By Laura Smith-Spark, CNN
London - A UK report into allegations of the sexual abuse of children by people in, or close to, government in the 1970s and 1980s has sparked renewed criticism of the behavior of senior British government officials from that era.
The "supplementary report" to an inquiry led by children's charity chief Peter Wanless and senior lawyer Richard Whittam was triggered after new documents relating to the allegations came to light after their original 2014 review had ended.
It comes at a time when Britain has been rocked by revelations involving the sexual abuse of children by public figures -- including UK entertainer Jimmy Savile -- and allegations that the British establishment may have sought to cover up historic abuse claims involving some former senior politicians.
In the latest report, Wanless and Whittam write that issues of crimes against children "were given considerably less serious consideration than would be expected today."
They highlight what they call one striking example, taken from a 1986 letter from Sir Antony Duff, then head of Britain's domestic security service MI5, to the permanent secretary to the Cabinet, Sir Robert Armstrong, following an inquiry into claims a parliamentarian had a "penchant for small boys."
That investigation concluded, write Wanless and Whittam, by accepting the lawmaker's denials, and they quote an observation in the MI5 letter to the government: "At the present stage ... the risks of political embarrassment to the Government is rather greater than the security danger."
Wanless and Whittam continue: "The risk to children is not considered at all."
The letter dates from November 1986 when Prime Minister Margaret Thatcher was in power.
Charity: 'Misplaced priorities'
A spokesman for the charity Wanless heads, the National Society for the Prevention of Cruelty to Children, said the latest report showed "there is a clear sense of the misplaced priorities of those operating at highest levels of government, where people simply weren't thinking about crimes against children and the consequences of those crimes in the way that we would expect them to."
Simon Danczuk, a lawmaker who has been among those leading the campaign for justice for victims of historic cases of child abuse, said the new report showed that "the full weight of the British establishment, including MI5, colluded in a cover-up to protect politicians who sexually abused young boys."
The names that crop up in the newly found papers are those of former Cabinet minister Leon Brittan; Conservative lawmaker Peter Morrison, who was an aide to Thatcher; former minster William van Straubenzee; and Peter Hayman, an ex-diplomat.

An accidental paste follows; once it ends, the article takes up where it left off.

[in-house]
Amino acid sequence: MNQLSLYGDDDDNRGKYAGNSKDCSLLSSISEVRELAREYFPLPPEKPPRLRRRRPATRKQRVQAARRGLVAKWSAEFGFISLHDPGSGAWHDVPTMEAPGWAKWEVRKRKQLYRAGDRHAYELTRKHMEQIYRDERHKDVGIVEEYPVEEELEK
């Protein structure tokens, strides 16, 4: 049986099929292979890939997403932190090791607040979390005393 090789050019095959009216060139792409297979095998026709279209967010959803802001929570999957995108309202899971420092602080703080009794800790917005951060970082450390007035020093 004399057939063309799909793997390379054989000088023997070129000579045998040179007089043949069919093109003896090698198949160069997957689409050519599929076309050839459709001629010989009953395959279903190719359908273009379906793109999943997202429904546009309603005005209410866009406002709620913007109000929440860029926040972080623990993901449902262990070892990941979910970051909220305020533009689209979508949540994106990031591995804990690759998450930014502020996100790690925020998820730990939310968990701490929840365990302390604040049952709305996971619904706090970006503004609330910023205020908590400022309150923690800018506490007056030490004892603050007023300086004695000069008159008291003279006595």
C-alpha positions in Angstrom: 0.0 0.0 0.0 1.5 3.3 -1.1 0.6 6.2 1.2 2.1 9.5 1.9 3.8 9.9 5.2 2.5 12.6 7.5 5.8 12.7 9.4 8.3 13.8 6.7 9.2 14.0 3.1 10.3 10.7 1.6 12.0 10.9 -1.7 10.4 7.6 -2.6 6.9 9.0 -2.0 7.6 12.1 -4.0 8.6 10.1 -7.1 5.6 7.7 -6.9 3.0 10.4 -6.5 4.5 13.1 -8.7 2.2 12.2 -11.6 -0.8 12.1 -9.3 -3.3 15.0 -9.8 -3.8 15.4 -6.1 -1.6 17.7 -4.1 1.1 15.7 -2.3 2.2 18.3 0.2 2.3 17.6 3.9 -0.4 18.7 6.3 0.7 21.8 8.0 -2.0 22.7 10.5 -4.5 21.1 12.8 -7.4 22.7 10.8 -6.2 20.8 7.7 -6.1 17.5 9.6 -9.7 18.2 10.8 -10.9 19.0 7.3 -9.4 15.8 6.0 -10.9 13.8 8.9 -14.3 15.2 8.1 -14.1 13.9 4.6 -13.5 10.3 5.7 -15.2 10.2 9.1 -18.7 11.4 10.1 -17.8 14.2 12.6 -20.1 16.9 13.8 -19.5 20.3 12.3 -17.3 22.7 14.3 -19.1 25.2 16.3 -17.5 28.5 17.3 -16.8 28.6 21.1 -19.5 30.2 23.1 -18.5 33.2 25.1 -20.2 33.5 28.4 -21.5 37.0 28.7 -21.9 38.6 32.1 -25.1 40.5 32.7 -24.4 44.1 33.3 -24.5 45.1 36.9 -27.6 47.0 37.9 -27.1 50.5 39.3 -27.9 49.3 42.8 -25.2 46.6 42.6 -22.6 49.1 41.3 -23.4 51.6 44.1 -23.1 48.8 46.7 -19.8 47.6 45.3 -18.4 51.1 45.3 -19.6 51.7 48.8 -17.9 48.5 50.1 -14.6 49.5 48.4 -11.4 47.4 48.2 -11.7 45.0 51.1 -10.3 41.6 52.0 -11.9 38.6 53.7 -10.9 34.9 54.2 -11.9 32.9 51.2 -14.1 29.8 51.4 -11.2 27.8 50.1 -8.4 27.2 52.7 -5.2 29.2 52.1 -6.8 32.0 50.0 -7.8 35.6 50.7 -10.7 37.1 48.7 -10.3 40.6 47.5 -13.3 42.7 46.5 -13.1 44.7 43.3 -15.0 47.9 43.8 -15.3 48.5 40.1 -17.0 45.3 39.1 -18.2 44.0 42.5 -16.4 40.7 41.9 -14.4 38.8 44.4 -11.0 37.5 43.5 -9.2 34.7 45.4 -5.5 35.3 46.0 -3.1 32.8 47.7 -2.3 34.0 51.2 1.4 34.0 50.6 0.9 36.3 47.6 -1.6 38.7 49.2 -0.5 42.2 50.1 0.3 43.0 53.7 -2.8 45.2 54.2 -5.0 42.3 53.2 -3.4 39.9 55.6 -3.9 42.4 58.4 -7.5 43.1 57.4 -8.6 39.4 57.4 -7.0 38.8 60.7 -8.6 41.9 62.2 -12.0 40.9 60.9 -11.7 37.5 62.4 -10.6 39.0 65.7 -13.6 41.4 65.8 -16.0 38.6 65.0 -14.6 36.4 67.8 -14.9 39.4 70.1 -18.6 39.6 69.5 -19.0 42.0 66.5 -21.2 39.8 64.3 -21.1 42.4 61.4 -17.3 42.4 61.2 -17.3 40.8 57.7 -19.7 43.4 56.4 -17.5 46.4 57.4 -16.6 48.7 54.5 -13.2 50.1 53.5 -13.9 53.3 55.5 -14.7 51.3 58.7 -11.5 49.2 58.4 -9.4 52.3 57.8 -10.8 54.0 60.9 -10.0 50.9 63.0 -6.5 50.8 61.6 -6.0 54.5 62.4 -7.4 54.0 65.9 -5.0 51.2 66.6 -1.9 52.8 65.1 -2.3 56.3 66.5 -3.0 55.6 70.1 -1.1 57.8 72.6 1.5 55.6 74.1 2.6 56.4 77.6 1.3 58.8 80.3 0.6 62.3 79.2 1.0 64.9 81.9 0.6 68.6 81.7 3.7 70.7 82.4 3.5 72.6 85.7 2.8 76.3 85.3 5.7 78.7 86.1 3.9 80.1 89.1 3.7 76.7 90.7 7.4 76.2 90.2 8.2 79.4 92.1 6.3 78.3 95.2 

The papers also include references to the Kincora Boys' Home in Belfast, Northern Ireland, which has been the subject of numerous sexual abuse claims concerning boys in its care in the 1970s.
The Cabinet Office said the new documents -- which the government published Wednesday -- had been discovered among "assorted and unstructured papers" largely uncataloged. It apologized for the delayed release.
The 2014 review by Wanless and Whittam sought to find out what the Home Office knew, and what it did, about abuse allegations between 1979 and 1999.
Wanless and Whittam said the additional material -- which they saw for the first time this year -- didn't change their conclusions.
The 2014 review said that while it was "very difficult to prove anything definitive" when looking at imperfect paper records from 30 years ago, it had "not uncovered any evidence of organised attempts by the Home Office to conceal child abuse."
'Only the tip of the iceberg'
Besides the historical claims, recent abuse scandals in Rotherham, Oxford and the Greater Manchester area have revealed serious failures by police and local authorities to safeguard vulnerable children from sexual exploitation.
Amid continuing public concern, an independent inquiry opened this month with the aim of reviewing "the extent to which institutions in England and Wales have discharged their duty of care to protect children against sexual abuse."
"Public concern about institutional failure to protect children from sexual abuse has mounted with the growing realisation of the sheer scale of this problem," said Lowell Goddard, the senior New Zealand judge appointed to head the inquiry.
UK Home Secretary Theresa May told Parliament in February that what had been uncovered so far on the issue of child sex abuse "is only the tip of the iceberg" and that more must be done to expose "hard truths" and bring perpetrators to justice.
"With every passing day and every new revelation, it is clear that the sexual abuse of children has taken place and is still taking place on a scale that we still cannot fully comprehend," she said.
"What we do know is that the authorities have in many different ways let down too many children and adult survivors."
CNN's Andrew Carey and Hannah Calder contributed to this report.